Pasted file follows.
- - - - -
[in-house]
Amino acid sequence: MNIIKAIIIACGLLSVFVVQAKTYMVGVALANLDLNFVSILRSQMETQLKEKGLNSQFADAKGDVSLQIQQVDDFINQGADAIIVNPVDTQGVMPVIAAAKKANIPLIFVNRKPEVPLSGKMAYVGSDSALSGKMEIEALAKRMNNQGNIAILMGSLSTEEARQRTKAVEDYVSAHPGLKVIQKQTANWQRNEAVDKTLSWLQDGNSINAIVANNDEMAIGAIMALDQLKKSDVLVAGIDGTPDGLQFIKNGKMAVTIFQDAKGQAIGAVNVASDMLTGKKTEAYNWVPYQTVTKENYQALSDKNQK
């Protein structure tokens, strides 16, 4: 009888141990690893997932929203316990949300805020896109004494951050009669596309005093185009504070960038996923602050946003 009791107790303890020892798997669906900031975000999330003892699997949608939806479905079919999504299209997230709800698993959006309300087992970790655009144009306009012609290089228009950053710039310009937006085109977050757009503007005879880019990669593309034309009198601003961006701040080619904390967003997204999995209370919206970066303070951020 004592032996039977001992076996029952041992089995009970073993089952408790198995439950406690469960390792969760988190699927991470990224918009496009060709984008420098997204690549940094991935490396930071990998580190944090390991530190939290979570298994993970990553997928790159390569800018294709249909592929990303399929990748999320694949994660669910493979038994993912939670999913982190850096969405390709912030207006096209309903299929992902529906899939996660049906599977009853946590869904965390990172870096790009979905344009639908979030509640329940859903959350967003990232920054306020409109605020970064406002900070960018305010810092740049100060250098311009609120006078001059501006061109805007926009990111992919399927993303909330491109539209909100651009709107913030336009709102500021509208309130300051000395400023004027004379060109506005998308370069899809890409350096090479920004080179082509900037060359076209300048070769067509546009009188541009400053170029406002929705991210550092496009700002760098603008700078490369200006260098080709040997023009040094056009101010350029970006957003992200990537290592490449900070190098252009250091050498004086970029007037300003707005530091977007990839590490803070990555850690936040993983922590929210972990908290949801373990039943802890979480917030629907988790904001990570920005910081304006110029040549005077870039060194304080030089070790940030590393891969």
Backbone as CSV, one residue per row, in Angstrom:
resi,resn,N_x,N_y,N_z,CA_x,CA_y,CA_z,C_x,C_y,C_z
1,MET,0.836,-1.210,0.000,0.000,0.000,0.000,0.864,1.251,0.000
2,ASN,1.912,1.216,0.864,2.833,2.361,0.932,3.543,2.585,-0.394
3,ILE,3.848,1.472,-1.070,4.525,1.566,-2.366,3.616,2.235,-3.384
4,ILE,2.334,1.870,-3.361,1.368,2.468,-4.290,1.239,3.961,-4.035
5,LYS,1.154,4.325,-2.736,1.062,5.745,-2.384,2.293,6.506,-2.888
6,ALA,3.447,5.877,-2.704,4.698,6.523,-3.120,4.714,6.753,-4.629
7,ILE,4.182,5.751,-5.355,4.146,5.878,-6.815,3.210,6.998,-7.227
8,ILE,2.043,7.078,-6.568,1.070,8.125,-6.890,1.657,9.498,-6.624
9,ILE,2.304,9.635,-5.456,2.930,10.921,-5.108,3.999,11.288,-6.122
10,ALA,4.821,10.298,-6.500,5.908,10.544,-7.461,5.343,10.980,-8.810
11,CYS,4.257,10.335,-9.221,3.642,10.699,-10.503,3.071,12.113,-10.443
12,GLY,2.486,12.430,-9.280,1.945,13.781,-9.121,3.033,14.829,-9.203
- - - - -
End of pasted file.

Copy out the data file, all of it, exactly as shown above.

[in-house]
Amino acid sequence: MNIIKAIIIACGLLSVFVVQAKTYMVGVALANLDLNFVSILRSQMETQLKEKGLNSQFADAKGDVSLQIQQVDDFINQGADAIIVNPVDTQGVMPVIAAAKKANIPLIFVNRKPEVPLSGKMAYVGSDSALSGKMEIEALAKRMNNQGNIAILMGSLSTEEARQRTKAVEDYVSAHPGLKVIQKQTANWQRNEAVDKTLSWLQDGNSINAIVANNDEMAIGAIMALDQLKKSDVLVAGIDGTPDGLQFIKNGKMAVTIFQDAKGQAIGAVNVASDMLTGKKTEAYNWVPYQTVTKENYQALSDKNQK
């Protein structure tokens, strides 16, 4: 009888141990690893997932929203316990949300805020896109004494951050009669596309005093185009504070960038996923602050946003 009791107790303890020892798997669906900031975000999330003892699997949608939806479905079919999504299209997230709800698993959006309300087992970790655009144009306009012609290089228009950053710039310009937006085109977050757009503007005879880019990669593309034309009198601003961006701040080619904390967003997204999995209370919206970066303070951020 004592032996039977001992076996029952041992089995009970073993089952408790198995439950406690469960390792969760988190699927991470990224918009496009060709984008420098997204690549940094991935490396930071990998580190944090390991530190939290979570298994993970990553997928790159390569800018294709249909592929990303399929990748999320694949994660669910493979038994993912939670999913982190850096969405390709912030207006096209309903299929992902529906899939996660049906599977009853946590869904965390990172870096790009979905344009639908979030509640329940859903959350967003990232920054306020409109605020970064406002900070960018305010810092740049100060250098311009609120006078001059501006061109805007926009990111992919399927993303909330491109539209909100651009709107913030336009709102500021509208309130300051000395400023004027004379060109506005998308370069899809890409350096090479920004080179082509900037060359076209300048070769067509546009009188541009400053170029406002929705991210550092496009700002760098603008700078490369200006260098080709040997023009040094056009101010350029970006957003992200990537290592490449900070190098252009250091050498004086970029007037300003707005530091977007990839590490803070990555850690936040993983922590929210972990908290949801373990039943802890979480917030629907988790904001990570920005910081304006110029040549005077870039060194304080030089070790940030590393891969």
Backbone as CSV, one residue per row, in Angstrom:
resi,resn,N_x,N_y,N_z,CA_x,CA_y,CA_z,C_x,C_y,C_z
1,MET,0.836,-1.210,0.000,0.000,0.000,0.000,0.864,1.251,0.000
2,ASN,1.912,1.216,0.864,2.833,2.361,0.932,3.543,2.585,-0.394
3,ILE,3.848,1.472,-1.070,4.525,1.566,-2.366,3.616,2.235,-3.384
4,ILE,2.334,1.870,-3.361,1.368,2.468,-4.290,1.239,3.961,-4.035
5,LYS,1.154,4.325,-2.736,1.062,5.745,-2.384,2.293,6.506,-2.888
6,ALA,3.447,5.877,-2.704,4.698,6.523,-3.120,4.714,6.753,-4.629
7,ILE,4.182,5.751,-5.355,4.146,5.878,-6.815,3.210,6.998,-7.227
8,ILE,2.043,7.078,-6.568,1.070,8.125,-6.890,1.657,9.498,-6.624
9,ILE,2.304,9.635,-5.456,2.930,10.921,-5.108,3.999,11.288,-6.122
10,ALA,4.821,10.298,-6.500,5.908,10.544,-7.461,5.343,10.980,-8.810
11,CYS,4.257,10.335,-9.221,3.642,10.699,-10.503,3.071,12.113,-10.443
12,GLY,2.486,12.430,-9.280,1.945,13.781,-9.121,3.033,14.829,-9.203